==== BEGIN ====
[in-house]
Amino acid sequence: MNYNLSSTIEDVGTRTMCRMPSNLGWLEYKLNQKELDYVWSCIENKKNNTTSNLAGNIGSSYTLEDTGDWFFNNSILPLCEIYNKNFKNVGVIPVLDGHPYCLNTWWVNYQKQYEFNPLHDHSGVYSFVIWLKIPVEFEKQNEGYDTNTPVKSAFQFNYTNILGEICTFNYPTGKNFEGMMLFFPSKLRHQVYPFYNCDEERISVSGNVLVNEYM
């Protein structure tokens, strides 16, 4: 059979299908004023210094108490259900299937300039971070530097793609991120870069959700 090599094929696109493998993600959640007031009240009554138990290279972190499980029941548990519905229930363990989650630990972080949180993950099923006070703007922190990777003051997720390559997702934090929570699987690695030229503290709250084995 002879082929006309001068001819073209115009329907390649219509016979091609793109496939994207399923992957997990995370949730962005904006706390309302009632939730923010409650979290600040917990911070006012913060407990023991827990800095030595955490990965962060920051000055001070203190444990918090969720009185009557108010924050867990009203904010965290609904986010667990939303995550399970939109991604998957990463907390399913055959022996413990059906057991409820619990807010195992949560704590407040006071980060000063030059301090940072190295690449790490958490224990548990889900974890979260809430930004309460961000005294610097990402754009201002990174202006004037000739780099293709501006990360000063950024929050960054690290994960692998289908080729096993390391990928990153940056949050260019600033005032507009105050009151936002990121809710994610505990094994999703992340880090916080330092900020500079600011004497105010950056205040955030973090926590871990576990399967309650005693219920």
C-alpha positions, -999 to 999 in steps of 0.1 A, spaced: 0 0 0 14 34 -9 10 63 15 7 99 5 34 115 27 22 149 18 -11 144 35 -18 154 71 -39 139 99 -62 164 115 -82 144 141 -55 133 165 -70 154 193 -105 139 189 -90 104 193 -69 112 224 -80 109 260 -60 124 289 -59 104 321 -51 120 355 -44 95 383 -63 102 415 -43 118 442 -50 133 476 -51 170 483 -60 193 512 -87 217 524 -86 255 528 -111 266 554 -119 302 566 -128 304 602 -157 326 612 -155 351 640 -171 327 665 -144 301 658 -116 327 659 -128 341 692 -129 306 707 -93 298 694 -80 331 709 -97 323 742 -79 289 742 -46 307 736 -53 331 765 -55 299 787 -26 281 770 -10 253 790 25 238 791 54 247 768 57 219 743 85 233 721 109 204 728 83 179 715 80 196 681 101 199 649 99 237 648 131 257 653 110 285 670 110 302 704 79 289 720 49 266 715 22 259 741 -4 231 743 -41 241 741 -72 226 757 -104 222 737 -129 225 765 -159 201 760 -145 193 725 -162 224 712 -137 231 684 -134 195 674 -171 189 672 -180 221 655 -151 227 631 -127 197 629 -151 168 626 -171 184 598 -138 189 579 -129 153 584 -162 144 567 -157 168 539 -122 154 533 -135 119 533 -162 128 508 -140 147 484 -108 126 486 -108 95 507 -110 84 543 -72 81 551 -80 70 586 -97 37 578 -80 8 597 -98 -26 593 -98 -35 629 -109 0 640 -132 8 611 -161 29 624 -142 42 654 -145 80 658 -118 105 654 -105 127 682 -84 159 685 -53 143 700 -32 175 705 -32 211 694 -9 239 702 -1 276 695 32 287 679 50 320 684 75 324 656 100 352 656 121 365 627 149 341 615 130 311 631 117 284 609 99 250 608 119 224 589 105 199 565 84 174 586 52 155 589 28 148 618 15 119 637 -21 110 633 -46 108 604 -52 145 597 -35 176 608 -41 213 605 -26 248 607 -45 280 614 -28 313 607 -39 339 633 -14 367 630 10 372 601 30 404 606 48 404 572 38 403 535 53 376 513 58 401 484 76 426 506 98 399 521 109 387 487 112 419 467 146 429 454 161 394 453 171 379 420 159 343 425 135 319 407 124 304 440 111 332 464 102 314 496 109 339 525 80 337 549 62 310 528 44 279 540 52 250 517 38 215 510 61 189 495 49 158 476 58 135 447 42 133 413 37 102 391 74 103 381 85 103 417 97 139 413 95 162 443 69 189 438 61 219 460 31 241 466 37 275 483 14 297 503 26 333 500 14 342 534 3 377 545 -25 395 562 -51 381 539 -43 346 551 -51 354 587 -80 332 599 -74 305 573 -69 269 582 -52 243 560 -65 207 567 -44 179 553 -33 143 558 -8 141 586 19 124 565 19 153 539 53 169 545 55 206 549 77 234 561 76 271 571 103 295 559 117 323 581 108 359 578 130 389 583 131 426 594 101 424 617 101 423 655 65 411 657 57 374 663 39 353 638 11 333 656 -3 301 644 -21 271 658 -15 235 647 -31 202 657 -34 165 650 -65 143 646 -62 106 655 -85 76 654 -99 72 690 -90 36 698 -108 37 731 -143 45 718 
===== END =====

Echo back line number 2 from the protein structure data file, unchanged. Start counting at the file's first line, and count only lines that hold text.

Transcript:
Amino acid sequence: MNYNLSSTIEDVGTRTMCRMPSNLGWLEYKLNQKELDYVWSCIENKKNNTTSNLAGNIGSSYTLEDTGDWFFNNSILPLCEIYNKNFKNVGVIPVLDGHPYCLNTWWVNYQKQYEFNPLHDHSGVYSFVIWLKIPVEFEKQNEGYDTNTPVKSAFQFNYTNILGEICTFNYPTGKNFEGMMLFFPSKLRHQVYPFYNCDEERISVSGNVLVNEYM